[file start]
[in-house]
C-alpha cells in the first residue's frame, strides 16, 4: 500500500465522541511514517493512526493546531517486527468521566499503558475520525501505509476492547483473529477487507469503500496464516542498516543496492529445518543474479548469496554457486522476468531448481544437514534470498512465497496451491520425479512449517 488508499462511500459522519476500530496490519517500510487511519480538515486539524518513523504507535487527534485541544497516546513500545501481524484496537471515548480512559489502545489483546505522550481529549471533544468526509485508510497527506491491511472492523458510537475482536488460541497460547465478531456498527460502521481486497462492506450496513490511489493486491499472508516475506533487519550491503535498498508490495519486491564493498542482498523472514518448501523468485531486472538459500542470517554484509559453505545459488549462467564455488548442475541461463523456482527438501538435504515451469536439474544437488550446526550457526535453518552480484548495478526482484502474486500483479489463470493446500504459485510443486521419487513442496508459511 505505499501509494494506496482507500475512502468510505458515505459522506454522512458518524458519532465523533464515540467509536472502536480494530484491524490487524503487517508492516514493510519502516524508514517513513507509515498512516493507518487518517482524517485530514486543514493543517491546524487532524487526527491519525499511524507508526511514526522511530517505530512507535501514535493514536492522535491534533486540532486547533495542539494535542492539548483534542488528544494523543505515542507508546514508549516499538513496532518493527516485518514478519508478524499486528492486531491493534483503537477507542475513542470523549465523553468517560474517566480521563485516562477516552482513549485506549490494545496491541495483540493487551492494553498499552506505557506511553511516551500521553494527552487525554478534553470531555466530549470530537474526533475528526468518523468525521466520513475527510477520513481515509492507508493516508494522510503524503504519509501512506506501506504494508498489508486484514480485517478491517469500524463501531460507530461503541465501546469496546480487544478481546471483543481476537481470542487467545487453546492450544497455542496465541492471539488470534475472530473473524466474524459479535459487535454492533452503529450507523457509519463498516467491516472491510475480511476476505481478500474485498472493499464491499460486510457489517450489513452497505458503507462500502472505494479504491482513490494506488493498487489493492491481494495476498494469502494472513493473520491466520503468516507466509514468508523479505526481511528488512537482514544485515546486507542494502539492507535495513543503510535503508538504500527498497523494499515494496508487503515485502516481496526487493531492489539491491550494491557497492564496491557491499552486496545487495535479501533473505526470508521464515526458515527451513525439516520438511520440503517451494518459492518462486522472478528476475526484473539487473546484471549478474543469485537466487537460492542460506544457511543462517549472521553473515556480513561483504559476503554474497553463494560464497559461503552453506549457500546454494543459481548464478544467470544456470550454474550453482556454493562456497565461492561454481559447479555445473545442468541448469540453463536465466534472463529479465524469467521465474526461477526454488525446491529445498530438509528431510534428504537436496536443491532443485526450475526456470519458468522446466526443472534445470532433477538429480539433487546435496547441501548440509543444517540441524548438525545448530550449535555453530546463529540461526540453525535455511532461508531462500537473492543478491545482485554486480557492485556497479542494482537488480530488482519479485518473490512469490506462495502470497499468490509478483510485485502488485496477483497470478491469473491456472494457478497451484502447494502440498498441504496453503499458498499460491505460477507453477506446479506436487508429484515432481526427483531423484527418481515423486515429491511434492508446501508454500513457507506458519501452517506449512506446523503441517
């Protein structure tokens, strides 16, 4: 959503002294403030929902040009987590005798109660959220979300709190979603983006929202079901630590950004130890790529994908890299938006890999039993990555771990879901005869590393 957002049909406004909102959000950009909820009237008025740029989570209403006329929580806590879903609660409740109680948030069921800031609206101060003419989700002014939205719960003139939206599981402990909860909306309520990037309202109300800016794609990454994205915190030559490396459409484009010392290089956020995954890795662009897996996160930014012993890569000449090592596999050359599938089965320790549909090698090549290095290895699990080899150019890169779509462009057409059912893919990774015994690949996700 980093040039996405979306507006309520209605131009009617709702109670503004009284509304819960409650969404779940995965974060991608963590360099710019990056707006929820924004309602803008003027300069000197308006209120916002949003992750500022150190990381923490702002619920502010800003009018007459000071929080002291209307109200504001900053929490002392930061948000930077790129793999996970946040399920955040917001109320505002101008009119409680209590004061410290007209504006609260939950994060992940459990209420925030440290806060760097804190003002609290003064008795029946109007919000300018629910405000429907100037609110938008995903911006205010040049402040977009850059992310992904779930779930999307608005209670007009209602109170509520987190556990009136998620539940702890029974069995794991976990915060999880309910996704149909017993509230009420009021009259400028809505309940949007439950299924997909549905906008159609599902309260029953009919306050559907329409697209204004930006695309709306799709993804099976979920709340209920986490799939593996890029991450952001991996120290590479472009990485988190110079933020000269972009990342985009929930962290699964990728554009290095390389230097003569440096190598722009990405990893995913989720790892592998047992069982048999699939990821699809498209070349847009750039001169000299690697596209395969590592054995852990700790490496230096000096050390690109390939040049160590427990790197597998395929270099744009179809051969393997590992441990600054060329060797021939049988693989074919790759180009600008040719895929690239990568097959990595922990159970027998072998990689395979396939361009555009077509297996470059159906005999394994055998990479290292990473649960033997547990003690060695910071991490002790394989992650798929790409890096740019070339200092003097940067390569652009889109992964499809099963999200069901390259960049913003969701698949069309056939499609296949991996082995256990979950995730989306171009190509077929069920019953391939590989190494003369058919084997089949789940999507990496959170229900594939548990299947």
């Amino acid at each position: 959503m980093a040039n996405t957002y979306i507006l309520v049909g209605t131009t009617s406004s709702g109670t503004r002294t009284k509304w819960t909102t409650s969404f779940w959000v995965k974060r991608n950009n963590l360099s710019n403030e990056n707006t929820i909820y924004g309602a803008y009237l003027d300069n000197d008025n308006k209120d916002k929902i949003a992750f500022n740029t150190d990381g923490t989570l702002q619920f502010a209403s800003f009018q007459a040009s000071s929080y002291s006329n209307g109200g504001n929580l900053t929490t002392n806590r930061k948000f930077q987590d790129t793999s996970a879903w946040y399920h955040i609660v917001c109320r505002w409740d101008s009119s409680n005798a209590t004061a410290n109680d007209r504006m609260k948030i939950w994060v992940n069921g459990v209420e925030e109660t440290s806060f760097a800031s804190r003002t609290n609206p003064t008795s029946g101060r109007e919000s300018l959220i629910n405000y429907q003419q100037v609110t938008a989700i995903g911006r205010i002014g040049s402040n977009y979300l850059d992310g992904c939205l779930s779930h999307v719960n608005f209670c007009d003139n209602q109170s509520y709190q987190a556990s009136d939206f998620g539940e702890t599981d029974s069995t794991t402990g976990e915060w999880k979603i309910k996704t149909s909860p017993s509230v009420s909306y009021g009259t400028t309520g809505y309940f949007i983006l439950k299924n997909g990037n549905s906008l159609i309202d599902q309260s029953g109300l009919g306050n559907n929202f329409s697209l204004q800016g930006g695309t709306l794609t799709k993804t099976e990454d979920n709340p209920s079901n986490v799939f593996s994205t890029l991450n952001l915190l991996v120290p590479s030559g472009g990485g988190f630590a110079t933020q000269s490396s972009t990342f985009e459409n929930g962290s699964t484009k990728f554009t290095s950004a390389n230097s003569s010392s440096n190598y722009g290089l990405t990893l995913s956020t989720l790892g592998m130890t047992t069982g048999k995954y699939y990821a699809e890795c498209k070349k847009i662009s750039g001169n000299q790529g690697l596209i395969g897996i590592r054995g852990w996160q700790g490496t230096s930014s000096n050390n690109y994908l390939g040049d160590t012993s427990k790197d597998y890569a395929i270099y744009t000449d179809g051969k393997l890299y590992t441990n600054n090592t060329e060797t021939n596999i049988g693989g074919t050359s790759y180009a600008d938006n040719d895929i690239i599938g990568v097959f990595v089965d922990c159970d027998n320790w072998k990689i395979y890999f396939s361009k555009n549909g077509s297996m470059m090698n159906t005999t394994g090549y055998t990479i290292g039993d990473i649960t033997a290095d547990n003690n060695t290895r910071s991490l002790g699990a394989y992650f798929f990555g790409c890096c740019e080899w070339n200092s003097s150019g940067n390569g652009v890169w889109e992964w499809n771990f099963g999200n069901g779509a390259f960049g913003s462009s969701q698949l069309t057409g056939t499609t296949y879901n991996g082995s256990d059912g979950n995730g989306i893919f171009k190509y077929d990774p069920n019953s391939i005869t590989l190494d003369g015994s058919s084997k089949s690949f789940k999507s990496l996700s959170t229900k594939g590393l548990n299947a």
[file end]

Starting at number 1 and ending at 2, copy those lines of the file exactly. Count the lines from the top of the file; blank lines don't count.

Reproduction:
[in-house]
C-alpha cells in the first residue's frame, strides 16, 4: 500500500465522541511514517493512526493546531517486527468521566499503558475520525501505509476492547483473529477487507469503500496464516542498516543496492529445518543474479548469496554457486522476468531448481544437514534470498512465497496451491520425479512449517 488508499462511500459522519476500530496490519517500510487511519480538515486539524518513523504507535487527534485541544497516546513500545501481524484496537471515548480512559489502545489483546505522550481529549471533544468526509485508510497527506491491511472492523458510537475482536488460541497460547465478531456498527460502521481486497462492506450496513490511489493486491499472508516475506533487519550491503535498498508490495519486491564493498542482498523472514518448501523468485531486472538459500542470517554484509559453505545459488549462467564455488548442475541461463523456482527438501538435504515451469536439474544437488550446526550457526535453518552480484548495478526482484502474486500483479489463470493446500504459485510443486521419487513442496508459511 505505499501509494494506496482507500475512502468510505458515505459522506454522512458518524458519532465523533464515540467509536472502536480494530484491524490487524503487517508492516514493510519502516524508514517513513507509515498512516493507518487518517482524517485530514486543514493543517491546524487532524487526527491519525499511524507508526511514526522511530517505530512507535501514535493514536492522535491534533486540532486547533495542539494535542492539548483534542488528544494523543505515542507508546514508549516499538513496532518493527516485518514478519508478524499486528492486531491493534483503537477507542475513542470523549465523553468517560474517566480521563485516562477516552482513549485506549490494545496491541495483540493487551492494553498499552506505557506511553511516551500521553494527552487525554478534553470531555466530549470530537474526533475528526468518523468525521466520513475527510477520513481515509492507508493516508494522510503524503504519509501512506506501506504494508498489508486484514480485517478491517469500524463501531460507530461503541465501546469496546480487544478481546471483543481476537481470542487467545487453546492450544497455542496465541492471539488470534475472530473473524466474524459479535459487535454492533452503529450507523457509519463498516467491516472491510475480511476476505481478500474485498472493499464491499460486510457489517450489513452497505458503507462500502472505494479504491482513490494506488493498487489493492491481494495476498494469502494472513493473520491466520503468516507466509514468508523479505526481511528488512537482514544485515546486507542494502539492507535495513543503510535503508538504500527498497523494499515494496508487503515485502516481496526487493531492489539491491550494491557497492564496491557491499552486496545487495535479501533473505526470508521464515526458515527451513525439516520438511520440503517451494518459492518462486522472478528476475526484473539487473546484471549478474543469485537466487537460492542460506544457511543462517549472521553473515556480513561483504559476503554474497553463494560464497559461503552453506549457500546454494543459481548464478544467470544456470550454474550453482556454493562456497565461492561454481559447479555445473545442468541448469540453463536465466534472463529479465524469467521465474526461477526454488525446491529445498530438509528431510534428504537436496536443491532443485526450475526456470519458468522446466526443472534445470532433477538429480539433487546435496547441501548440509543444517540441524548438525545448530550449535555453530546463529540461526540453525535455511532461508531462500537473492543478491545482485554486480557492485556497479542494482537488480530488482519479485518473490512469490506462495502470497499468490509478483510485485502488485496477483497470478491469473491456472494457478497451484502447494502440498498441504496453503499458498499460491505460477507453477506446479506436487508429484515432481526427483531423484527418481515423486515429491511434492508446501508454500513457507506458519501452517506449512506446523503441517